Have you ever wondered why there are not more women artists mentioned from the eighteenth or nineteenth centuries?
(Above: Images by Imani Lytle)
A new exhibit at the Dallas Museum of Art explores the challenges and limitations experienced by female artists seeking professional careers before women were widely admitted into fine art academies.
Women Artists in Europe from the Monarchy to Modernism was curated by Nicole R. Myers, The Lillian and James H. Clark Curator of European Painting and Sculpture at the DMA.
While the exhibit is “small but mighty,” Myers said the timely topic gives the museum a platform to talk about struggles women artist faced – a story that is not well known.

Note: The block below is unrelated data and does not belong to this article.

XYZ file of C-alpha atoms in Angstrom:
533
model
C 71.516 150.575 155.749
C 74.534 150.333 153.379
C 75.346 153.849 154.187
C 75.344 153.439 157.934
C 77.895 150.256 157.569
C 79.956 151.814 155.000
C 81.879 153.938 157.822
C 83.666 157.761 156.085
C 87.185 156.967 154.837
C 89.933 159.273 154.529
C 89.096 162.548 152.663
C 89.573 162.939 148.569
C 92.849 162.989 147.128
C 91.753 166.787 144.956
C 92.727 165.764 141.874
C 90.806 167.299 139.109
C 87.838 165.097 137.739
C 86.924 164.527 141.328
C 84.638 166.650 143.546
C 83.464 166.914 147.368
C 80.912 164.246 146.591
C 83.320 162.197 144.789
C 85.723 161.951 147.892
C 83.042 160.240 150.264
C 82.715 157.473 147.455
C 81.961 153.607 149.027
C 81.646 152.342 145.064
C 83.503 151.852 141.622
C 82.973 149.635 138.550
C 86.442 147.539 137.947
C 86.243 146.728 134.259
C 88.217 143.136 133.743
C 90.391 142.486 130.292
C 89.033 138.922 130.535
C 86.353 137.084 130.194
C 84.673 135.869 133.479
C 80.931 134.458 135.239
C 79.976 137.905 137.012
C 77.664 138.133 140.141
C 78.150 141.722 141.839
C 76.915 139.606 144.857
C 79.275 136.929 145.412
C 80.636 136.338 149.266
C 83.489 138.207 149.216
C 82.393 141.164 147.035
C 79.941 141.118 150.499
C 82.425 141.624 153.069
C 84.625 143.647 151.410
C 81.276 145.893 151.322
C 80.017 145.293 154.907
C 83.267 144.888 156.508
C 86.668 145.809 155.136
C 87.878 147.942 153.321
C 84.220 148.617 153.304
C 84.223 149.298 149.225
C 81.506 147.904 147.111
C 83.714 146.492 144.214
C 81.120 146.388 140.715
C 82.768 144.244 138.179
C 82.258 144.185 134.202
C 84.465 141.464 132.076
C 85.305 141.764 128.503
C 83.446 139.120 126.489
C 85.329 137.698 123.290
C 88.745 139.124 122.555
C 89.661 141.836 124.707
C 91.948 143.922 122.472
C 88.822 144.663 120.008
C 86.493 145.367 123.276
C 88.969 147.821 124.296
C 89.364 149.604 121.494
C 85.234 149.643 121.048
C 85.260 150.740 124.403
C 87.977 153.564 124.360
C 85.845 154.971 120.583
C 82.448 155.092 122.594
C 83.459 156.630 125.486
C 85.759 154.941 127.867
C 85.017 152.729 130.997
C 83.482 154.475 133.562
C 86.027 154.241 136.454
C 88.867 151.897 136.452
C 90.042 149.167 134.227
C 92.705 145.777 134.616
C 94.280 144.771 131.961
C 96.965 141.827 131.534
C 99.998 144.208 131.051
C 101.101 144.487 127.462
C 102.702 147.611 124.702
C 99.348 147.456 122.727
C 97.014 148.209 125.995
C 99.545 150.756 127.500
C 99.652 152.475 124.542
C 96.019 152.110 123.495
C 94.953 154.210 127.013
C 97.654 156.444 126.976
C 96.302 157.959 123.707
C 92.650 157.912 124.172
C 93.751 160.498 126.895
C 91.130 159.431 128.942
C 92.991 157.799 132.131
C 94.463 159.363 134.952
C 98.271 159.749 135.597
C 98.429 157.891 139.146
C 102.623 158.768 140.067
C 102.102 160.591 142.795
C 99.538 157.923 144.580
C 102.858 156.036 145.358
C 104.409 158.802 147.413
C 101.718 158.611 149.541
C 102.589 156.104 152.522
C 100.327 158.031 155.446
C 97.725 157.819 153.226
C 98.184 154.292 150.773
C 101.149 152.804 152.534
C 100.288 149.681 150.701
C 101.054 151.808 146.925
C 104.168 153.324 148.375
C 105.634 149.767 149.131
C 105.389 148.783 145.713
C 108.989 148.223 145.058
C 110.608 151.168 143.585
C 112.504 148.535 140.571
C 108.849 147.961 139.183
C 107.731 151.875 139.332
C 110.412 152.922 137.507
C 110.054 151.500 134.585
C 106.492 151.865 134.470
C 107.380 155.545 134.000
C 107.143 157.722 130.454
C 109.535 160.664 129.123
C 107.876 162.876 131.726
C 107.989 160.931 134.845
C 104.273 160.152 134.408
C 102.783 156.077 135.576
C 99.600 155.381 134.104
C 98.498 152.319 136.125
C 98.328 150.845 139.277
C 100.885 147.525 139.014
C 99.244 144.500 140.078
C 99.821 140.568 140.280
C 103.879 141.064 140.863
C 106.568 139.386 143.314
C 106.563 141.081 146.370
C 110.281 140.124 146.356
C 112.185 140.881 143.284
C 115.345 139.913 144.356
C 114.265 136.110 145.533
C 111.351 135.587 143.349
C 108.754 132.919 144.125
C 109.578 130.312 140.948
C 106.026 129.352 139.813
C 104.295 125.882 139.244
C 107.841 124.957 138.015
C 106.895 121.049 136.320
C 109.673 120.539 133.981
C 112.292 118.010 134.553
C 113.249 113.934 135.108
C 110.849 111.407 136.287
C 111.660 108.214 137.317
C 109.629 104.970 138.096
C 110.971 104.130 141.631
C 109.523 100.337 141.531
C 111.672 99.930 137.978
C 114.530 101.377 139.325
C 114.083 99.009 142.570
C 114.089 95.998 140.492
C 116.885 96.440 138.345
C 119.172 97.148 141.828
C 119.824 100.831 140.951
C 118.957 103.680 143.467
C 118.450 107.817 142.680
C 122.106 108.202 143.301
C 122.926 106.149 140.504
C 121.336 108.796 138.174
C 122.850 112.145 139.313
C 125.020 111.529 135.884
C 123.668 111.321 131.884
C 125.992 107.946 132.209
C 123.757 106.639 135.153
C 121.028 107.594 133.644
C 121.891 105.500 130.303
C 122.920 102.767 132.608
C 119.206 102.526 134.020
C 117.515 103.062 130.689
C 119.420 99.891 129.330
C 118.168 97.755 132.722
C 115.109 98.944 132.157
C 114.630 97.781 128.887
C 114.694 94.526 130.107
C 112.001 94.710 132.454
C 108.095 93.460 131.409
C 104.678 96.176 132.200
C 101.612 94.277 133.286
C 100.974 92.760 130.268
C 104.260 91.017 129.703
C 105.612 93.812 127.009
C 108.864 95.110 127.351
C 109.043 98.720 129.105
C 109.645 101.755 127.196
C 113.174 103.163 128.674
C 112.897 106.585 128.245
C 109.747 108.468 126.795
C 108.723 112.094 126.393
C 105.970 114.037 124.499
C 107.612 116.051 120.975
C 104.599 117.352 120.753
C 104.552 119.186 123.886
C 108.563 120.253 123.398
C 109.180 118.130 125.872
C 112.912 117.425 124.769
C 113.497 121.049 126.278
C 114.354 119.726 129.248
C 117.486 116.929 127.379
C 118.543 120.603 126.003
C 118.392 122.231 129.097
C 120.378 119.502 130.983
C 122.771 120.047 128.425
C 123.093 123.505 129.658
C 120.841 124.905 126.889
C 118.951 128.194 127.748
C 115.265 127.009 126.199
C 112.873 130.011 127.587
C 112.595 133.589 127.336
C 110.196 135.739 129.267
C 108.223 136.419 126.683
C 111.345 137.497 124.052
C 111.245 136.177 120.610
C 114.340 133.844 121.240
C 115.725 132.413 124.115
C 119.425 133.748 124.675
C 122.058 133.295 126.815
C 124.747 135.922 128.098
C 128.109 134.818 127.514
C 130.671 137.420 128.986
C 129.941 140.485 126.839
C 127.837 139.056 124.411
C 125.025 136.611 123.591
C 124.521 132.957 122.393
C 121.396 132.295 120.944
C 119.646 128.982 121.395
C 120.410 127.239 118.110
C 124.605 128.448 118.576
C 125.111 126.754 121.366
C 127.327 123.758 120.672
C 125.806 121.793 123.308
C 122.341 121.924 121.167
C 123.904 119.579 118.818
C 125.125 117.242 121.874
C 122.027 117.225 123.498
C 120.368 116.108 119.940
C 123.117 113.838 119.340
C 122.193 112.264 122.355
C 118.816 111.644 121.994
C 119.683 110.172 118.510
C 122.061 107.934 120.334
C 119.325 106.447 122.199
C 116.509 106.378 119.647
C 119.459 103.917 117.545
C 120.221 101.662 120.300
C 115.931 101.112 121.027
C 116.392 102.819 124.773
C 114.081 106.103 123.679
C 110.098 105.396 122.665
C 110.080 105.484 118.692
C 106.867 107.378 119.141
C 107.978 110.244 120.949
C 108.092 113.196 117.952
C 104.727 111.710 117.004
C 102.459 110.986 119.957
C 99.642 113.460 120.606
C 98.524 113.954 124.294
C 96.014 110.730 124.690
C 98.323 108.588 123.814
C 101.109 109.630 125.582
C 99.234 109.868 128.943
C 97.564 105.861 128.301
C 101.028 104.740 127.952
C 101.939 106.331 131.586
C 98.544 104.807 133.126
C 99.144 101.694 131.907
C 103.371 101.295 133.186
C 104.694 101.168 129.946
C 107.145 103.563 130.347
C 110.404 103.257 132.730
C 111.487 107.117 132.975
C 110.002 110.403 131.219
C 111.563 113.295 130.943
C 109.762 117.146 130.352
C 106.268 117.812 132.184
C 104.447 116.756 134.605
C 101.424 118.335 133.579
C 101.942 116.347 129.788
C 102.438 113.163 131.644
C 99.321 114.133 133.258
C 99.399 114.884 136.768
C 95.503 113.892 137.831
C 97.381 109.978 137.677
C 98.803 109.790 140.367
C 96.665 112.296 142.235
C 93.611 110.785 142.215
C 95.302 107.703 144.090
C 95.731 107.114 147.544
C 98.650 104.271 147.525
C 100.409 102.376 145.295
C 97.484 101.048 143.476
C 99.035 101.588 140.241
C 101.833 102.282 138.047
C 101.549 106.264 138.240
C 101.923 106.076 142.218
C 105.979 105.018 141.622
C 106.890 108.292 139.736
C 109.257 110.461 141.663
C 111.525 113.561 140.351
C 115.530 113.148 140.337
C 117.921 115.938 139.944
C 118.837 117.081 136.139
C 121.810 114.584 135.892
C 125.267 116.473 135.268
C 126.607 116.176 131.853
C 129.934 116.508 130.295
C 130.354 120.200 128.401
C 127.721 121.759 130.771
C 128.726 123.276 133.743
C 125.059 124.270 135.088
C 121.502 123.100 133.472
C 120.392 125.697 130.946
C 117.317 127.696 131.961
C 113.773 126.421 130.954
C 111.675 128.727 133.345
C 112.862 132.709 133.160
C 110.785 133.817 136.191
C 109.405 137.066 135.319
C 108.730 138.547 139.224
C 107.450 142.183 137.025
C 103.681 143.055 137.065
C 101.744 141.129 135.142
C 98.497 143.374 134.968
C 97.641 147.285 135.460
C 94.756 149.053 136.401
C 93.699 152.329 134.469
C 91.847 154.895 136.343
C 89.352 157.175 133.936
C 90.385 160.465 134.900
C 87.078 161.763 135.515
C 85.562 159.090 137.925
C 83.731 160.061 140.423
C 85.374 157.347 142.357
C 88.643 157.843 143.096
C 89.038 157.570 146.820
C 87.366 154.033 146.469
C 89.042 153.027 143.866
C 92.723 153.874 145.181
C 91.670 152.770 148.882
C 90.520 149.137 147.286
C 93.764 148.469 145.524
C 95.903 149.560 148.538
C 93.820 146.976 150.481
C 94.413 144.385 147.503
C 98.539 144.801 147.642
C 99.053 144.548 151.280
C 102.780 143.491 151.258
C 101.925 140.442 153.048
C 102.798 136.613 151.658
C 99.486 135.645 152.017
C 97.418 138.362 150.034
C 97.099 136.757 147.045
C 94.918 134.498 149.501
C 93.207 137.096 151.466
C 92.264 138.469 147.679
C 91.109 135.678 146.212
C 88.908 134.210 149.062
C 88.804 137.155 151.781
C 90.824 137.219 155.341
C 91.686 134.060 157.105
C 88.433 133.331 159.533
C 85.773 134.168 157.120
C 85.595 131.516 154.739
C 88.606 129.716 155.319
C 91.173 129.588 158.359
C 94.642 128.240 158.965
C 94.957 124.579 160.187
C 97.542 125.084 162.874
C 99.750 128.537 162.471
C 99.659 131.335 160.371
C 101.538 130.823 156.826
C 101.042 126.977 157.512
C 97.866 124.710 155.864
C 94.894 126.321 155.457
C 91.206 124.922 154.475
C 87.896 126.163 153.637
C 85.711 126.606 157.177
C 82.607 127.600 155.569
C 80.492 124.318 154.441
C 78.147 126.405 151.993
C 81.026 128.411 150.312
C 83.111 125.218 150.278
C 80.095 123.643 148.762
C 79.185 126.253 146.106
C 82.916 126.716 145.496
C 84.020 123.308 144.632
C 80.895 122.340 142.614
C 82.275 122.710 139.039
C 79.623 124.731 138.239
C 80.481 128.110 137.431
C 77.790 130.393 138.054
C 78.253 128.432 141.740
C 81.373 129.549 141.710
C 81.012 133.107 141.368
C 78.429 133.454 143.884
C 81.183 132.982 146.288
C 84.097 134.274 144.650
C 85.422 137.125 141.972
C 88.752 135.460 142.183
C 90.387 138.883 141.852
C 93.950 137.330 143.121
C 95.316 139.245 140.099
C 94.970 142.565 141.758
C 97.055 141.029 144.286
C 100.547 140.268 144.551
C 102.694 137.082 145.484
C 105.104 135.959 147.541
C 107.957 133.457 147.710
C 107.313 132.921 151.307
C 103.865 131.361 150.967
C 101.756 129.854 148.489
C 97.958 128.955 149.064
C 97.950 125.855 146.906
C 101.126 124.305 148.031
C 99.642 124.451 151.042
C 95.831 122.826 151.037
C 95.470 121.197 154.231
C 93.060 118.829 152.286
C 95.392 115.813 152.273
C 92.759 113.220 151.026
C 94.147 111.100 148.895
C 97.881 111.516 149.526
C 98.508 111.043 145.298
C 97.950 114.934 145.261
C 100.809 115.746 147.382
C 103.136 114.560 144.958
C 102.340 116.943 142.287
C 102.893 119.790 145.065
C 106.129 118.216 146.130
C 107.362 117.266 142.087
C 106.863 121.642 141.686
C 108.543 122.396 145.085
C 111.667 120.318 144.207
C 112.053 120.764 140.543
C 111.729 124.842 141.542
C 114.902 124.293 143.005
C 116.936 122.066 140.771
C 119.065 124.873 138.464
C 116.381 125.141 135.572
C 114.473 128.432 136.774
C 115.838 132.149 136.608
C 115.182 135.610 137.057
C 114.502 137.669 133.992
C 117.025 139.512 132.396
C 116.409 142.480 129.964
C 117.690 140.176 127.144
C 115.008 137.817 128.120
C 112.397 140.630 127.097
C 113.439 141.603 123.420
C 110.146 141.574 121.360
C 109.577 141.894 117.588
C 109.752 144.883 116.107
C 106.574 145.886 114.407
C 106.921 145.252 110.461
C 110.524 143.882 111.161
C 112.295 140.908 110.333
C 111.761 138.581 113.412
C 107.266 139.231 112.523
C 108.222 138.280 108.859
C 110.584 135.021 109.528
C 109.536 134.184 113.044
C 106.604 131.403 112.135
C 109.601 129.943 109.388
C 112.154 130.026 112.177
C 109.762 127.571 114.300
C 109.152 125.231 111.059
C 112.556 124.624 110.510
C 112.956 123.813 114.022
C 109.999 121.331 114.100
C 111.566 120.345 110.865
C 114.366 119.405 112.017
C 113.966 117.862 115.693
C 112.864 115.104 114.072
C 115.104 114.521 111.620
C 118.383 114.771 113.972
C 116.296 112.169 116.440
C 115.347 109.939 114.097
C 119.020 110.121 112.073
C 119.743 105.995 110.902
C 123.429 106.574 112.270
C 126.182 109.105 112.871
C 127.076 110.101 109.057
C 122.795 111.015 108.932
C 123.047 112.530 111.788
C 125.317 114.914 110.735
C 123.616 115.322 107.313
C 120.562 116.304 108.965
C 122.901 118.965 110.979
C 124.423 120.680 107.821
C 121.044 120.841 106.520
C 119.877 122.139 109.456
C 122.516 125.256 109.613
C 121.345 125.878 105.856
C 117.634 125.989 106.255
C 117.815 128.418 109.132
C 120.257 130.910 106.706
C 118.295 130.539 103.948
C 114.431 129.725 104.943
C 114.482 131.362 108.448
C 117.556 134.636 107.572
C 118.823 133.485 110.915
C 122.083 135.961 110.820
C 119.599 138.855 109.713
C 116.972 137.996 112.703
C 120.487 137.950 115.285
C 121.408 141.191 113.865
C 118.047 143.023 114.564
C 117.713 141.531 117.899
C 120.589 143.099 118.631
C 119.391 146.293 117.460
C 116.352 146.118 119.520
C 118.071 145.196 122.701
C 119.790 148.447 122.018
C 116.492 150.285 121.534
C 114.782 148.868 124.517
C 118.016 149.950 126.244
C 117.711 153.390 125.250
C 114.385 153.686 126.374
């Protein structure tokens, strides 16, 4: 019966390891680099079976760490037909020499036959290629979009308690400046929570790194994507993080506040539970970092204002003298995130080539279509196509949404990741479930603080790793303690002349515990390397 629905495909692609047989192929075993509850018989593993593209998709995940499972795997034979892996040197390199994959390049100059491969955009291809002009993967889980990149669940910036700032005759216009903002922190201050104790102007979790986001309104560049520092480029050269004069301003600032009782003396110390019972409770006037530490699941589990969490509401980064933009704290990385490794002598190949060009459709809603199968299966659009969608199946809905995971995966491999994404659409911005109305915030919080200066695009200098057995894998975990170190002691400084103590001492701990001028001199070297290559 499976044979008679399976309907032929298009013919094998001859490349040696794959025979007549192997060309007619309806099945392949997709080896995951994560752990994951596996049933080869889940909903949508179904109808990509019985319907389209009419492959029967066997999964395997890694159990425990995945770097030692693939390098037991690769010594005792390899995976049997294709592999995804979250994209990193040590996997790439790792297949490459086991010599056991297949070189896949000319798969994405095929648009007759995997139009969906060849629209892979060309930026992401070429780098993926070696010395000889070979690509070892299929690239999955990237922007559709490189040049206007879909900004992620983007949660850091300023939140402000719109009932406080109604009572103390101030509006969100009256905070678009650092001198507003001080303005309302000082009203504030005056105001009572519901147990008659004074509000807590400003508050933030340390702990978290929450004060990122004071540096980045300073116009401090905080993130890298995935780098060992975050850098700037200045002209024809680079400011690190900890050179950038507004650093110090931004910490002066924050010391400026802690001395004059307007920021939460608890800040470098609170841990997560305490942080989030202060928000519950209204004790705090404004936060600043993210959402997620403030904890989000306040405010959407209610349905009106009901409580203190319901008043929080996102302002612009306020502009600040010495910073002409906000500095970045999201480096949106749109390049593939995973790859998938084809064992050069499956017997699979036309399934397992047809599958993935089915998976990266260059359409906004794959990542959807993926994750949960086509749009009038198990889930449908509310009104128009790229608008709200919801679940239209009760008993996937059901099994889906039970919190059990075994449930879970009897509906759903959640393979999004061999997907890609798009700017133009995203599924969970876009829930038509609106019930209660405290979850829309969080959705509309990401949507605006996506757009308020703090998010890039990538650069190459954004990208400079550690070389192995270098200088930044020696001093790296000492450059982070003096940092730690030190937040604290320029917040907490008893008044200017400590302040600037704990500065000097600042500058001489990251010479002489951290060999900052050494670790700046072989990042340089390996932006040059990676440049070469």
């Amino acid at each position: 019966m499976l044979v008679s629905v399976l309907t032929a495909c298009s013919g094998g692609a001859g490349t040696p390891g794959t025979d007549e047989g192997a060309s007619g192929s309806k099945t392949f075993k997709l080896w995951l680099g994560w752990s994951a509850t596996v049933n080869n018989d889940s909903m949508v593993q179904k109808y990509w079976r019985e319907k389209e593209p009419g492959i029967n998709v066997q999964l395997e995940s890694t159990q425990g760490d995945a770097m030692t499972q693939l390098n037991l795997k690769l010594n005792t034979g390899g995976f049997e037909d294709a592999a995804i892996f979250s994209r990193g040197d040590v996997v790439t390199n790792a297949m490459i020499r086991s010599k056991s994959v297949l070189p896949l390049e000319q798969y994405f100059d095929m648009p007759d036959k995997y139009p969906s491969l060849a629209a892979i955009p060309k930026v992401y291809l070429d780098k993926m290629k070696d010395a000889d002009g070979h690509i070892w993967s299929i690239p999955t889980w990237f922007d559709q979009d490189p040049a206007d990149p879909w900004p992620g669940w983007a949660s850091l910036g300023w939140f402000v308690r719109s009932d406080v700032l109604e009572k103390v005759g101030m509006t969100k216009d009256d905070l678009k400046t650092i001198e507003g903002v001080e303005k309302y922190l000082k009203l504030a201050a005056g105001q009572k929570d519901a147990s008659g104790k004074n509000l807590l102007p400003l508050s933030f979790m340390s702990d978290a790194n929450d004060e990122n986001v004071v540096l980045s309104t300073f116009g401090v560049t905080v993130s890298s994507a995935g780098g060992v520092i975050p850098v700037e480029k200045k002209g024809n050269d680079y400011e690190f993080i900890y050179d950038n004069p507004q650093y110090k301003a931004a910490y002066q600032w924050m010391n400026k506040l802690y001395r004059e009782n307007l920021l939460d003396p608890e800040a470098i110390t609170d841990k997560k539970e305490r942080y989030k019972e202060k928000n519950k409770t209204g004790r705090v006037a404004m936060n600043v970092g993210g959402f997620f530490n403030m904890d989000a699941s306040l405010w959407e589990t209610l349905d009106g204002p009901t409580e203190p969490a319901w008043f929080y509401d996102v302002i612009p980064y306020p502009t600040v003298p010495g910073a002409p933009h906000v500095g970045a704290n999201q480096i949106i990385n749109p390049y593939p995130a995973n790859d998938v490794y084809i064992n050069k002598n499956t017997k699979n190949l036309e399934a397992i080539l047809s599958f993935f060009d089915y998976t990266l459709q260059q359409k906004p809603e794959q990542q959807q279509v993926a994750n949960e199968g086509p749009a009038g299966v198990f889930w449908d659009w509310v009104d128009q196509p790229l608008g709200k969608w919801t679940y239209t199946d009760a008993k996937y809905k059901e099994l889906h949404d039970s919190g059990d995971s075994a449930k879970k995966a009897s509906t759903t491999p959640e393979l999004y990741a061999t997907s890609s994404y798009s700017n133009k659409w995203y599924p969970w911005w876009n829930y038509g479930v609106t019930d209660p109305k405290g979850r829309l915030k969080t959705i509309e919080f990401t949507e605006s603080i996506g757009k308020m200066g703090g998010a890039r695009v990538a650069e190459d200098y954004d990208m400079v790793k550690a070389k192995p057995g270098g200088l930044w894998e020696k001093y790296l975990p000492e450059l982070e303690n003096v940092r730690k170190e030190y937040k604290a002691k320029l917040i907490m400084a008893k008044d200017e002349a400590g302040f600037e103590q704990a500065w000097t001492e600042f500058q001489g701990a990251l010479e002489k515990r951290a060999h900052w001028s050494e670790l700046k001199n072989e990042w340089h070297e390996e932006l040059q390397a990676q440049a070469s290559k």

During the times when the artists on display were alive, women were not only seen as inferior to men when it came to the ability to paint, but also that they were wired not to be able to possess the intellectual talent as a man.
Through paintings and works on paper by artists including Elisabeth Vigée-Lebrun, Rosa Bonheur, and Käthe Kollwitz, the exhibition considers the various genres and media deemed appropriate for women, the prestigious familial or social connections that aided in career building, and the freedom offered by avant-garde movements that developed outside of official Academic systems, such as Impressionism, Expressionism, Cubism, and Futurism.
“The Triumph of Women Artists: A new exhibition at the Dallas Museum of Art shows how they created masterpieces despite the obstacles placed in their path.” – Wall Street Journal
Women Artists in Europe from the Monarchy to Modernism was organized by the Dallas Museum of Art and is on view now through June 9. Admission is free.